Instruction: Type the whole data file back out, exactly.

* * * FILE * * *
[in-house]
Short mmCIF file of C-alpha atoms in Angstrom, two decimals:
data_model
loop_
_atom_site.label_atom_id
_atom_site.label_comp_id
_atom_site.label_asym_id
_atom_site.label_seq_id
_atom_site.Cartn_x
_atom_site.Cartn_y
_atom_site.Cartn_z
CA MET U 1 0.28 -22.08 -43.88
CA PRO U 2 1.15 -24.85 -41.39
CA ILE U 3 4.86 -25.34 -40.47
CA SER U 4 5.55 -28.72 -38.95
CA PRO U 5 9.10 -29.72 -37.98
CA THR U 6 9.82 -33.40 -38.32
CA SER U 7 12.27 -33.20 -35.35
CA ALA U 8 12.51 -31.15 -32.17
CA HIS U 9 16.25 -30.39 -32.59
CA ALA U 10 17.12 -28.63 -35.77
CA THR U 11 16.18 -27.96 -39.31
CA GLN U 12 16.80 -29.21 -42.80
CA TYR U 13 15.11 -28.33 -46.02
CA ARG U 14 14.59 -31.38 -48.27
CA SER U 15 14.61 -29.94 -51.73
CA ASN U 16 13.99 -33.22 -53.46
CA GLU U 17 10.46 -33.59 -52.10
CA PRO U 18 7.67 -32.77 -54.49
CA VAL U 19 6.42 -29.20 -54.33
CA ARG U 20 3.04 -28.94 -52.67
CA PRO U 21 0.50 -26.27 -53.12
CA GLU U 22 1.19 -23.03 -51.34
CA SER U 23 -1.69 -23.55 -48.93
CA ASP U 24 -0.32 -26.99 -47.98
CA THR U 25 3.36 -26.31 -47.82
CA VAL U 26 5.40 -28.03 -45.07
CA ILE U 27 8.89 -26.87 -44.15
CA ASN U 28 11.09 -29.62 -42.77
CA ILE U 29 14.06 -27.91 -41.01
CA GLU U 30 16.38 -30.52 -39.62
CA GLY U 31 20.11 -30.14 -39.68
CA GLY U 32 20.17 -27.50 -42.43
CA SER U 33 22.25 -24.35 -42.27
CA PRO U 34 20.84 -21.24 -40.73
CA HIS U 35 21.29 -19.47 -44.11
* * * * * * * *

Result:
[in-house]
Short mmCIF file of C-alpha atoms in Angstrom, two decimals:
data_model
loop_
_atom_site.label_atom_id
_atom_site.label_comp_id
_atom_site.label_asym_id
_atom_site.label_seq_id
_atom_site.Cartn_x
_atom_site.Cartn_y
_atom_site.Cartn_z
CA MET U 1 0.28 -22.08 -43.88
CA PRO U 2 1.15 -24.85 -41.39
CA ILE U 3 4.86 -25.34 -40.47
CA SER U 4 5.55 -28.72 -38.95
CA PRO U 5 9.10 -29.72 -37.98
CA THR U 6 9.82 -33.40 -38.32
CA SER U 7 12.27 -33.20 -35.35
CA ALA U 8 12.51 -31.15 -32.17
CA HIS U 9 16.25 -30.39 -32.59
CA ALA U 10 17.12 -28.63 -35.77
CA THR U 11 16.18 -27.96 -39.31
CA GLN U 12 16.80 -29.21 -42.80
CA TYR U 13 15.11 -28.33 -46.02
CA ARG U 14 14.59 -31.38 -48.27
CA SER U 15 14.61 -29.94 -51.73
CA ASN U 16 13.99 -33.22 -53.46
CA GLU U 17 10.46 -33.59 -52.10
CA PRO U 18 7.67 -32.77 -54.49
CA VAL U 19 6.42 -29.20 -54.33
CA ARG U 20 3.04 -28.94 -52.67
CA PRO U 21 0.50 -26.27 -53.12
CA GLU U 22 1.19 -23.03 -51.34
CA SER U 23 -1.69 -23.55 -48.93
CA ASP U 24 -0.32 -26.99 -47.98
CA THR U 25 3.36 -26.31 -47.82
CA VAL U 26 5.40 -28.03 -45.07
CA ILE U 27 8.89 -26.87 -44.15
CA ASN U 28 11.09 -29.62 -42.77
CA ILE U 29 14.06 -27.91 -41.01
CA GLU U 30 16.38 -30.52 -39.62
CA GLY U 31 20.11 -30.14 -39.68
CA GLY U 32 20.17 -27.50 -42.43
CA SER U 33 22.25 -24.35 -42.27
CA PRO U 34 20.84 -21.24 -40.73
CA HIS U 35 21.29 -19.47 -44.11